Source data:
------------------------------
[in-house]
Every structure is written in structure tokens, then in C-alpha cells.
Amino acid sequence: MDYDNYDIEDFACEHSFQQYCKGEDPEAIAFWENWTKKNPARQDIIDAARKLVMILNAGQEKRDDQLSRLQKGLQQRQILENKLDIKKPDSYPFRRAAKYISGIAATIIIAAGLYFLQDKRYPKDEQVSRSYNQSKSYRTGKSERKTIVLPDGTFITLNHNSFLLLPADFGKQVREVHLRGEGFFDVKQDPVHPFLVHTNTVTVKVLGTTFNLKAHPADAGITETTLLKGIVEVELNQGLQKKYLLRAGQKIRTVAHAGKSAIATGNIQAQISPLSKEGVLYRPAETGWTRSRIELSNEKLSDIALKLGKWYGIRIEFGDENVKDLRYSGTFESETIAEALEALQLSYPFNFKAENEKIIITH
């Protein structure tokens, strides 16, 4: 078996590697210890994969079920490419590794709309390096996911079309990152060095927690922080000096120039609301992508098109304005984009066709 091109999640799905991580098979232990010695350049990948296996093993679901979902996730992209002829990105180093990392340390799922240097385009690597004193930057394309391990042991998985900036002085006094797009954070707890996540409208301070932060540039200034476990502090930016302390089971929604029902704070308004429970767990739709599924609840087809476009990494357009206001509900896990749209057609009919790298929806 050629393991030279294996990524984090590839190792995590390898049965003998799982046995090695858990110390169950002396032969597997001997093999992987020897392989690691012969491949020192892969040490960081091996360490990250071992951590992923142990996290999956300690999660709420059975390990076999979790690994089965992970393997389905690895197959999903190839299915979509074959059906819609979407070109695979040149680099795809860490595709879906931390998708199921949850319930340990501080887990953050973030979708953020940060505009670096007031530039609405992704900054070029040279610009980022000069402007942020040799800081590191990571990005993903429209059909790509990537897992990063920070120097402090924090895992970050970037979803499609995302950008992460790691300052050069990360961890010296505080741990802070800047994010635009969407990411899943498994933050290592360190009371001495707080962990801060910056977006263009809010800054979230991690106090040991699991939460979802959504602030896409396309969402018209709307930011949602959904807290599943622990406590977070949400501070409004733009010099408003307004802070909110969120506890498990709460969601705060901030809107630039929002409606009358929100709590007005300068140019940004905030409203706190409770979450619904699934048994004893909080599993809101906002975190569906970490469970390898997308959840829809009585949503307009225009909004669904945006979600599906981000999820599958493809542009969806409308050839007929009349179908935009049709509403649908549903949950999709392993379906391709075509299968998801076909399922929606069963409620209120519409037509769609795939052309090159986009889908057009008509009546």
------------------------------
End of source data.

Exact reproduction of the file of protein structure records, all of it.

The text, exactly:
[in-house]
Every structure is written in structure tokens, then in C-alpha cells.
Amino acid sequence: MDYDNYDIEDFACEHSFQQYCKGEDPEAIAFWENWTKKNPARQDIIDAARKLVMILNAGQEKRDDQLSRLQKGLQQRQILENKLDIKKPDSYPFRRAAKYISGIAATIIIAAGLYFLQDKRYPKDEQVSRSYNQSKSYRTGKSERKTIVLPDGTFITLNHNSFLLLPADFGKQVREVHLRGEGFFDVKQDPVHPFLVHTNTVTVKVLGTTFNLKAHPADAGITETTLLKGIVEVELNQGLQKKYLLRAGQKIRTVAHAGKSAIATGNIQAQISPLSKEGVLYRPAETGWTRSRIELSNEKLSDIALKLGKWYGIRIEFGDENVKDLRYSGTFESETIAEALEALQLSYPFNFKAENEKIIITH
């Protein structure tokens, strides 16, 4: 078996590697210890994969079920490419590794709309390096996911079309990152060095927690922080000096120039609301992508098109304005984009066709 091109999640799905991580098979232990010695350049990948296996093993679901979902996730992209002829990105180093990392340390799922240097385009690597004193930057394309391990042991998985900036002085006094797009954070707890996540409208301070932060540039200034476990502090930016302390089971929604029902704070308004429970767990739709599924609840087809476009990494357009206001509900896990749209057609009919790298929806 050629393991030279294996990524984090590839190792995590390898049965003998799982046995090695858990110390169950002396032969597997001997093999992987020897392989690691012969491949020192892969040490960081091996360490990250071992951590992923142990996290999956300690999660709420059975390990076999979790690994089965992970393997389905690895197959999903190839299915979509074959059906819609979407070109695979040149680099795809860490595709879906931390998708199921949850319930340990501080887990953050973030979708953020940060505009670096007031530039609405992704900054070029040279610009980022000069402007942020040799800081590191990571990005993903429209059909790509990537897992990063920070120097402090924090895992970050970037979803499609995302950008992460790691300052050069990360961890010296505080741990802070800047994010635009969407990411899943498994933050290592360190009371001495707080962990801060910056977006263009809010800054979230991690106090040991699991939460979802959504602030896409396309969402018209709307930011949602959904807290599943622990406590977070949400501070409004733009010099408003307004802070909110969120506890498990709460969601705060901030809107630039929002409606009358929100709590007005300068140019940004905030409203706190409770979450619904699934048994004893909080599993809101906002975190569906970490469970390898997308959840829809009585949503307009225009909004669904945006979600599906981000999820599958493809542009969806409308050839007929009349179908935009049709509403649908549903949950999709392993379906391709075509299968998801076909399922929606069963409620209120519409037509769609795939052309090159986009889908057009008509009546």